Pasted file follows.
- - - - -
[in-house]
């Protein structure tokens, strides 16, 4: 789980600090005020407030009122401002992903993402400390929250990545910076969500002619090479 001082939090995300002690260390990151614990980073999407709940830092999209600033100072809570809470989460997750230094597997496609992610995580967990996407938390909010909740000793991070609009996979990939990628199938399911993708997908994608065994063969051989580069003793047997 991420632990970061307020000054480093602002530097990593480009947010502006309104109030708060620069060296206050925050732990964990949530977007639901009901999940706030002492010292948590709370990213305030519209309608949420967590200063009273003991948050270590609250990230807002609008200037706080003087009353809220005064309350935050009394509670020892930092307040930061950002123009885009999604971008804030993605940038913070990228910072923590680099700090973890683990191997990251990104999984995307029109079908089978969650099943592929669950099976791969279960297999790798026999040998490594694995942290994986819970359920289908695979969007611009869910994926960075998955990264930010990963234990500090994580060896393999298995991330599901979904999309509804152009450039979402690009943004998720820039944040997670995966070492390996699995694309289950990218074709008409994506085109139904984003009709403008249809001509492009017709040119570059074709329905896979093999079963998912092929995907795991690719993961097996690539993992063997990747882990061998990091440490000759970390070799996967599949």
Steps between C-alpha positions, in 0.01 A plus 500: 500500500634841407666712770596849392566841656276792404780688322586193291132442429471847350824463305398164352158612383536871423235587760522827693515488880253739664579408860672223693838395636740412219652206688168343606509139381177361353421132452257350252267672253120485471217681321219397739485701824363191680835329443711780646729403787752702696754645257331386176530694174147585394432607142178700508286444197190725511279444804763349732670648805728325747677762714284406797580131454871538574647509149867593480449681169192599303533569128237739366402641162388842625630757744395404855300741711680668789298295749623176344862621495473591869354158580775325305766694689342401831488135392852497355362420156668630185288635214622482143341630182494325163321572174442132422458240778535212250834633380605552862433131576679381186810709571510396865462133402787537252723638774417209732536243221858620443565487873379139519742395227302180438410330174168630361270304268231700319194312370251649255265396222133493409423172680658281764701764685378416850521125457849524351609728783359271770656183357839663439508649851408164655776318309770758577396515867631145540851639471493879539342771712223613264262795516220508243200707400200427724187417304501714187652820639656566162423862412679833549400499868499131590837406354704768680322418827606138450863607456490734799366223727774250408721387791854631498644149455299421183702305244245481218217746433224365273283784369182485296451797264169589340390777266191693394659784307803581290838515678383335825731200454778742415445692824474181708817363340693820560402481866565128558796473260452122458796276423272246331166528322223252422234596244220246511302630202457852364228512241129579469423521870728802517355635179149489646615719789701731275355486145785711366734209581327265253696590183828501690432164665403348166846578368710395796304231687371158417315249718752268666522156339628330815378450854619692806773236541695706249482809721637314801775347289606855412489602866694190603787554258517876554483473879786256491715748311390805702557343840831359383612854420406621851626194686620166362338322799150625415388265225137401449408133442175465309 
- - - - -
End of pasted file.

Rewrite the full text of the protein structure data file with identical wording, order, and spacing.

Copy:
[in-house]
């Protein structure tokens, strides 16, 4: 789980600090005020407030009122401002992903993402400390929250990545910076969500002619090479 001082939090995300002690260390990151614990980073999407709940830092999209600033100072809570809470989460997750230094597997496609992610995580967990996407938390909010909740000793991070609009996979990939990628199938399911993708997908994608065994063969051989580069003793047997 991420632990970061307020000054480093602002530097990593480009947010502006309104109030708060620069060296206050925050732990964990949530977007639901009901999940706030002492010292948590709370990213305030519209309608949420967590200063009273003991948050270590609250990230807002609008200037706080003087009353809220005064309350935050009394509670020892930092307040930061950002123009885009999604971008804030993605940038913070990228910072923590680099700090973890683990191997990251990104999984995307029109079908089978969650099943592929669950099976791969279960297999790798026999040998490594694995942290994986819970359920289908695979969007611009869910994926960075998955990264930010990963234990500090994580060896393999298995991330599901979904999309509804152009450039979402690009943004998720820039944040997670995966070492390996699995694309289950990218074709008409994506085109139904984003009709403008249809001509492009017709040119570059074709329905896979093999079963998912092929995907795991690719993961097996690539993992063997990747882990061998990091440490000759970390070799996967599949």
Steps between C-alpha positions, in 0.01 A plus 500: 500500500634841407666712770596849392566841656276792404780688322586193291132442429471847350824463305398164352158612383536871423235587760522827693515488880253739664579408860672223693838395636740412219652206688168343606509139381177361353421132452257350252267672253120485471217681321219397739485701824363191680835329443711780646729403787752702696754645257331386176530694174147585394432607142178700508286444197190725511279444804763349732670648805728325747677762714284406797580131454871538574647509149867593480449681169192599303533569128237739366402641162388842625630757744395404855300741711680668789298295749623176344862621495473591869354158580775325305766694689342401831488135392852497355362420156668630185288635214622482143341630182494325163321572174442132422458240778535212250834633380605552862433131576679381186810709571510396865462133402787537252723638774417209732536243221858620443565487873379139519742395227302180438410330174168630361270304268231700319194312370251649255265396222133493409423172680658281764701764685378416850521125457849524351609728783359271770656183357839663439508649851408164655776318309770758577396515867631145540851639471493879539342771712223613264262795516220508243200707400200427724187417304501714187652820639656566162423862412679833549400499868499131590837406354704768680322418827606138450863607456490734799366223727774250408721387791854631498644149455299421183702305244245481218217746433224365273283784369182485296451797264169589340390777266191693394659784307803581290838515678383335825731200454778742415445692824474181708817363340693820560402481866565128558796473260452122458796276423272246331166528322223252422234596244220246511302630202457852364228512241129579469423521870728802517355635179149489646615719789701731275355486145785711366734209581327265253696590183828501690432164665403348166846578368710395796304231687371158417315249718752268666522156339628330815378450854619692806773236541695706249482809721637314801775347289606855412489602866694190603787554258517876554483473879786256491715748311390805702557343840831359383612854420406621851626194686620166362338322799150625415388265225137401449408133442175465309 